STSM by Raluca Cireasa, CNRS, Orsay (FR) with Francesca Calegari, National Research Council of Italy CNR-IFN (IT)
On April 14th, 2014 (20 days)
From FRANCE to ITALY
Exposing biomolecules, including those of the human body, to high energy photons (from VUV to X-ray) leads to radiation damage. The objective of this project is to use XUV ultrashort pulses (hundreds of attosecond, 1as=10-18 s) to investigate the modifications induced in biomolecules at the level of the electrons and the first stages of the chemical (nuclear) changes. We have investigated several molecules belonging to different classes: aminoacids (Glycine), nucleobasis (Uracil), radiosensitizers=molecules that increase the effect of the radiotherapies (5-Halouracils).
The charge dynamics (electron and hole motions) launched by the photoionisation process are expected to be extremely important in triggering subsequent nuclear dynamics and the associated chemical change and therefore, it plays an essential role in many chemical and biological processes. We have performed pump-probe experiments to study the ultrafast dynamics occurring in some benchmarks biomolecules upon excitation with XUV attosecond pulses. The ensuing dynamics was detected by recording Time-of-Flight (TOF) spectra of the singly ionised fragments as a function of the delay between the XUV pump (~300 as) and a broad VIS-IR probe pulses (~4 fs) and as a function of the XUV energy spectrum. For all systems, we have recorded ultrafast dynamics (<10 fs) manifested as delayed signal appearances and/or sharp rising/decaying signals. An important objective of the experiments on halogenated uracil (FU and BrU) and uracil (U) was to measure the H/H+ transfer dynamics underlying the formation of some fragments. An ultrafast decay of 30-40 fs was observed on the signal from the fragment 43 (HNCO or FCCH) and the complementary rising behaviour on the same timescale was observed for fragment 44, which can be only formed by H/H+ transfer, most probably via tautomerisation (see Fig.). Similar behaviours, although slower, were also measured for the fragments 31 (FC) and 32. These dynamics may be associated with H or proton transfer processes where the difference in timescale is determined by the initial and final sites of the H/proton transfer and, in particular, to the involvement of the halogen atom. Similar dynamics were observed for the corresponding fragments of BrU and U.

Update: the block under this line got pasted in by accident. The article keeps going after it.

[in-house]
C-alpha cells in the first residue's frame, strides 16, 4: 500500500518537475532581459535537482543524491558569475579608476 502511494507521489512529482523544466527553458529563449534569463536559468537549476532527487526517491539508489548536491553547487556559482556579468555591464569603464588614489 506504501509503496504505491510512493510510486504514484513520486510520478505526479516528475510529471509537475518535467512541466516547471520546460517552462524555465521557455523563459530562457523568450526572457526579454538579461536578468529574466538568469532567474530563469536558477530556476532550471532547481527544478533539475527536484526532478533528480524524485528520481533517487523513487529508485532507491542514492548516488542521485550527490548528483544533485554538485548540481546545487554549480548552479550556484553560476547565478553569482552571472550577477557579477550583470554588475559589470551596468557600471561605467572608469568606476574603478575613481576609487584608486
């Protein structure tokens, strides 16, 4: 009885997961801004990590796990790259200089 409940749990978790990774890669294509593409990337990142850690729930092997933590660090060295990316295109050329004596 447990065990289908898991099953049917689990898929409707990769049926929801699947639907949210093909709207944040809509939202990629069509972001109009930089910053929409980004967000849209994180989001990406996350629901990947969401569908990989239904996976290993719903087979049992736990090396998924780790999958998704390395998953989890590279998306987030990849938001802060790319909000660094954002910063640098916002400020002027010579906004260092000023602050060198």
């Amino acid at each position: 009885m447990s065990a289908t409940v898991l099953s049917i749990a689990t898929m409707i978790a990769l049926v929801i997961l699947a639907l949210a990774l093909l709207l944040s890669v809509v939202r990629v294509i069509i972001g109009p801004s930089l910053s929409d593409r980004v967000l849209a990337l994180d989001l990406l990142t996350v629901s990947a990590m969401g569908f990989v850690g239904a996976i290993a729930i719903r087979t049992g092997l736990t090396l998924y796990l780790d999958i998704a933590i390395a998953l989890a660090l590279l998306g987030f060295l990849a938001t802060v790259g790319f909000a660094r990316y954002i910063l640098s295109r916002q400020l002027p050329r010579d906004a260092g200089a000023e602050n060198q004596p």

The analysis of the results obtained during this campaign is underway. Some preliminary results were already presented as talks at IPW&RIXS2014 conference and at departmental seminars and when finalised, this work will also be the object of joint publications. The STSM has given us the opportunity of setting up a longer term collaboration for designing a gas-phase biomolecular source for the Milano setup – based on the ISMO source that was used for the STSM experiments, for testing the performances of this source at ISMO using energy resolved spectroscopy techniques (beginning of 2015) and for undertaking other common projects to investigate the ultrafast dynamics induced by XUV attosecond pulses in biomolecules (Spring 2015).